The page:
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Notice, and Comment

There’s a terrific new blog out there, under the umbrella of the Yale Journal on Regulation. Cleverly entitled Notice & Comment, it’s the brainchild of Chris “Just-Because-We-Teach-AdLaw-Doesn’t-Mean-We’re-Boring” Walker.  The blog follows the AdLaw literature, so we don’t have to. It also has posts on ongoing events, and they’re darn good. Among the recent entries: a fun piece by Peter Conti-Brown, an occasional contributor to this site, on how POTUS can fire the head of the Secret Service (“head” is a metaphor here) but not the President of the New York Reserve—and how stupid is that? And Jeff Pojanowski has an insightful piece on the Supreme Court’s forthcoming argument (and eventual decision) in Perez v. Mortgage Bankers Association, wherein the D.C. Circuit’s Paralyzed Veterans doctrine may get Vermont Yankeed and agencies get to do yet more stuff by the seat of their pants.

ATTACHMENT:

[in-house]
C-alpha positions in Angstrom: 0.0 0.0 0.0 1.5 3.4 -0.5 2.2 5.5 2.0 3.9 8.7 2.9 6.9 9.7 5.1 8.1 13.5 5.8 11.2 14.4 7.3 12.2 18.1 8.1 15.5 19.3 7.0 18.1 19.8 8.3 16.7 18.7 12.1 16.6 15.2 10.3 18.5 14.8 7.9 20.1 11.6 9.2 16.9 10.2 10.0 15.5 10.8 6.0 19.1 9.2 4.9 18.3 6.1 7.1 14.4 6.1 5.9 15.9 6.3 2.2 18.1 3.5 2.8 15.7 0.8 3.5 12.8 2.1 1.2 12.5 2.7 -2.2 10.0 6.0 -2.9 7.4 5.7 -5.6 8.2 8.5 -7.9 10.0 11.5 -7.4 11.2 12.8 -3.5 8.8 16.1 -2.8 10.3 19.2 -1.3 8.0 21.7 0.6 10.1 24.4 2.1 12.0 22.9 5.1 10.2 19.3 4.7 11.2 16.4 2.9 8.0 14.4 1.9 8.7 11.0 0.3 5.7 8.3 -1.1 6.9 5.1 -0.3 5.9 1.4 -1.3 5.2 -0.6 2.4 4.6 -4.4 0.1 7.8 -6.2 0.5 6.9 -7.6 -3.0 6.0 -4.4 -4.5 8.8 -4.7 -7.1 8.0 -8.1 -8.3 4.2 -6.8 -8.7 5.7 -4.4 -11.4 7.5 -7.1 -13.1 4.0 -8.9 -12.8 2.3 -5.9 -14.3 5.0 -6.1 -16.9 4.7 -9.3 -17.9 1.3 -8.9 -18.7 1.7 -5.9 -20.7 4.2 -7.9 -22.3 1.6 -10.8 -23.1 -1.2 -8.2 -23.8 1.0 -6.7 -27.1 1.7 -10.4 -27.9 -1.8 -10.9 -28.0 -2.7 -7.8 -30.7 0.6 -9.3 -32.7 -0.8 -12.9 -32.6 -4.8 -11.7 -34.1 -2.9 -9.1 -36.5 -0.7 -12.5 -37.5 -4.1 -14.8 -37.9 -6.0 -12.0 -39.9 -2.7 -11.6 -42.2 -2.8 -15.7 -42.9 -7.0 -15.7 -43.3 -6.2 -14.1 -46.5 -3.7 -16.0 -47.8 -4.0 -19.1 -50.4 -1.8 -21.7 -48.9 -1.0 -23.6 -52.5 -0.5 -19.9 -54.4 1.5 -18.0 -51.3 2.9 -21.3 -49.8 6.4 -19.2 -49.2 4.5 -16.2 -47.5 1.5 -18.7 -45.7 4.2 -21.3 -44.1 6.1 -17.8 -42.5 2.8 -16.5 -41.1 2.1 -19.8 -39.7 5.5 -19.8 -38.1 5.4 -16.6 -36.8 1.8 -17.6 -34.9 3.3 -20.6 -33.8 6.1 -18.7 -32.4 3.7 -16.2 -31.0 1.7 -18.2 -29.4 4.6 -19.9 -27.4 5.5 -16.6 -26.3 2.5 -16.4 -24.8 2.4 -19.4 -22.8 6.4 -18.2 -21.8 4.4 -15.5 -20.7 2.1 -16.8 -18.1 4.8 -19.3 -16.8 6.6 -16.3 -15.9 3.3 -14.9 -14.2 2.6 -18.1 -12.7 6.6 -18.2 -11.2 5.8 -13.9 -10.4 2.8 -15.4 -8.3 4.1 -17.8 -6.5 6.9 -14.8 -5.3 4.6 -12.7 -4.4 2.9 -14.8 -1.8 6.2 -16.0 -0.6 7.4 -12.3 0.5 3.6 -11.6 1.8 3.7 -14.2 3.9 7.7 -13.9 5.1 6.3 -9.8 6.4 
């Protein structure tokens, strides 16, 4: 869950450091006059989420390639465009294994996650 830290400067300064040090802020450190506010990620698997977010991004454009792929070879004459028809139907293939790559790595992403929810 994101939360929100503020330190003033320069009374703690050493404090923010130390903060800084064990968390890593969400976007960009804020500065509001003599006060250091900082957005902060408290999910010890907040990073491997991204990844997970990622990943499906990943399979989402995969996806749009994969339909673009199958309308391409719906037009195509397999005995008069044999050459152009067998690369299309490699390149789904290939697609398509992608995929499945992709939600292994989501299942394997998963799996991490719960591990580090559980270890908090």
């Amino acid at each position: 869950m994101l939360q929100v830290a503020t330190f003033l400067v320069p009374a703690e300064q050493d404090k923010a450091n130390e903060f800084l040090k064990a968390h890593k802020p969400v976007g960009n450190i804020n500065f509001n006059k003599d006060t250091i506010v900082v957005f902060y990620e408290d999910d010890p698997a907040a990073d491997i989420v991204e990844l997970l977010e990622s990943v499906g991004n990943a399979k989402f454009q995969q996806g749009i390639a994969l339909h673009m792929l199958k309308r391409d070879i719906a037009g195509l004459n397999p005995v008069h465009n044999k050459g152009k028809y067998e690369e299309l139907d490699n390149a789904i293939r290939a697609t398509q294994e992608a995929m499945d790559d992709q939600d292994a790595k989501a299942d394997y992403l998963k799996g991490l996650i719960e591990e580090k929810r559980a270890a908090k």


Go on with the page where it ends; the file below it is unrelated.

You didn’t know that, right? You should read Notice & Comment.

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